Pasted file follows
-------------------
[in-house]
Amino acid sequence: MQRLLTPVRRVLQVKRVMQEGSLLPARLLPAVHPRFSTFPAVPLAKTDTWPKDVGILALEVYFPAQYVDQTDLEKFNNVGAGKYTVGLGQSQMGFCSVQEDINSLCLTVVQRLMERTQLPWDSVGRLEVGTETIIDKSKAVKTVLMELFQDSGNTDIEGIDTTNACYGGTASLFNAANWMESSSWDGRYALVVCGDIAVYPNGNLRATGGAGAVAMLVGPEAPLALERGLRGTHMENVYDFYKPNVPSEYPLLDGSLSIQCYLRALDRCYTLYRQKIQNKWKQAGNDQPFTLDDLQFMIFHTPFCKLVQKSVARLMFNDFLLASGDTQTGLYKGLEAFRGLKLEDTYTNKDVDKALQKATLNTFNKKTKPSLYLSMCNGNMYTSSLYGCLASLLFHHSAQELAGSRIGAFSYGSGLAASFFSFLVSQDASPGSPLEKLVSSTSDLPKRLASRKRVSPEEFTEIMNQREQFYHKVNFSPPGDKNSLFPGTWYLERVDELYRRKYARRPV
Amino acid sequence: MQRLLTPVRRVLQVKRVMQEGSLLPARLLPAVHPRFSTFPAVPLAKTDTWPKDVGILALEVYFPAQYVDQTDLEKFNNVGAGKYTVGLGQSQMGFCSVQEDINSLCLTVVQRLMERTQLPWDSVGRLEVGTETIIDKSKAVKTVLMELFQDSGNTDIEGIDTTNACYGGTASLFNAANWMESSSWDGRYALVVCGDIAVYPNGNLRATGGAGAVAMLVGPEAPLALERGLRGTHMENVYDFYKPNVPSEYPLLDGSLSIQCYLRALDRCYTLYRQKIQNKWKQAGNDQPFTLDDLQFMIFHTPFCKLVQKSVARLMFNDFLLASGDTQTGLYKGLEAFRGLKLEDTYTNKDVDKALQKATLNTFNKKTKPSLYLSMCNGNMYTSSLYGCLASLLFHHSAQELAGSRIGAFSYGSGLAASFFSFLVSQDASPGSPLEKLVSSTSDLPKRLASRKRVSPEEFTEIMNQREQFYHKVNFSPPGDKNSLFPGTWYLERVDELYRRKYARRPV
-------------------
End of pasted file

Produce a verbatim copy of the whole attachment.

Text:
[in-house]
Amino acid sequence: MQRLLTPVRRVLQVKRVMQEGSLLPARLLPAVHPRFSTFPAVPLAKTDTWPKDVGILALEVYFPAQYVDQTDLEKFNNVGAGKYTVGLGQSQMGFCSVQEDINSLCLTVVQRLMERTQLPWDSVGRLEVGTETIIDKSKAVKTVLMELFQDSGNTDIEGIDTTNACYGGTASLFNAANWMESSSWDGRYALVVCGDIAVYPNGNLRATGGAGAVAMLVGPEAPLALERGLRGTHMENVYDFYKPNVPSEYPLLDGSLSIQCYLRALDRCYTLYRQKIQNKWKQAGNDQPFTLDDLQFMIFHTPFCKLVQKSVARLMFNDFLLASGDTQTGLYKGLEAFRGLKLEDTYTNKDVDKALQKATLNTFNKKTKPSLYLSMCNGNMYTSSLYGCLASLLFHHSAQELAGSRIGAFSYGSGLAASFFSFLVSQDASPGSPLEKLVSSTSDLPKRLASRKRVSPEEFTEIMNQREQFYHKVNFSPPGDKNSLFPGTWYLERVDELYRRKYARRPV
Amino acid sequence: MQRLLTPVRRVLQVKRVMQEGSLLPARLLPAVHPRFSTFPAVPLAKTDTWPKDVGILALEVYFPAQYVDQTDLEKFNNVGAGKYTVGLGQSQMGFCSVQEDINSLCLTVVQRLMERTQLPWDSVGRLEVGTETIIDKSKAVKTVLMELFQDSGNTDIEGIDTTNACYGGTASLFNAANWMESSSWDGRYALVVCGDIAVYPNGNLRATGGAGAVAMLVGPEAPLALERGLRGTHMENVYDFYKPNVPSEYPLLDGSLSIQCYLRALDRCYTLYRQKIQNKWKQAGNDQPFTLDDLQFMIFHTPFCKLVQKSVARLMFNDFLLASGDTQTGLYKGLEAFRGLKLEDTYTNKDVDKALQKATLNTFNKKTKPSLYLSMCNGNMYTSSLYGCLASLLFHHSAQELAGSRIGAFSYGSGLAASFFSFLVSQDASPGSPLEKLVSSTSDLPKRLASRKRVSPEEFTEIMNQREQFYHKVNFSPPGDKNSLFPGTWYLERVDELYRRKYARRPV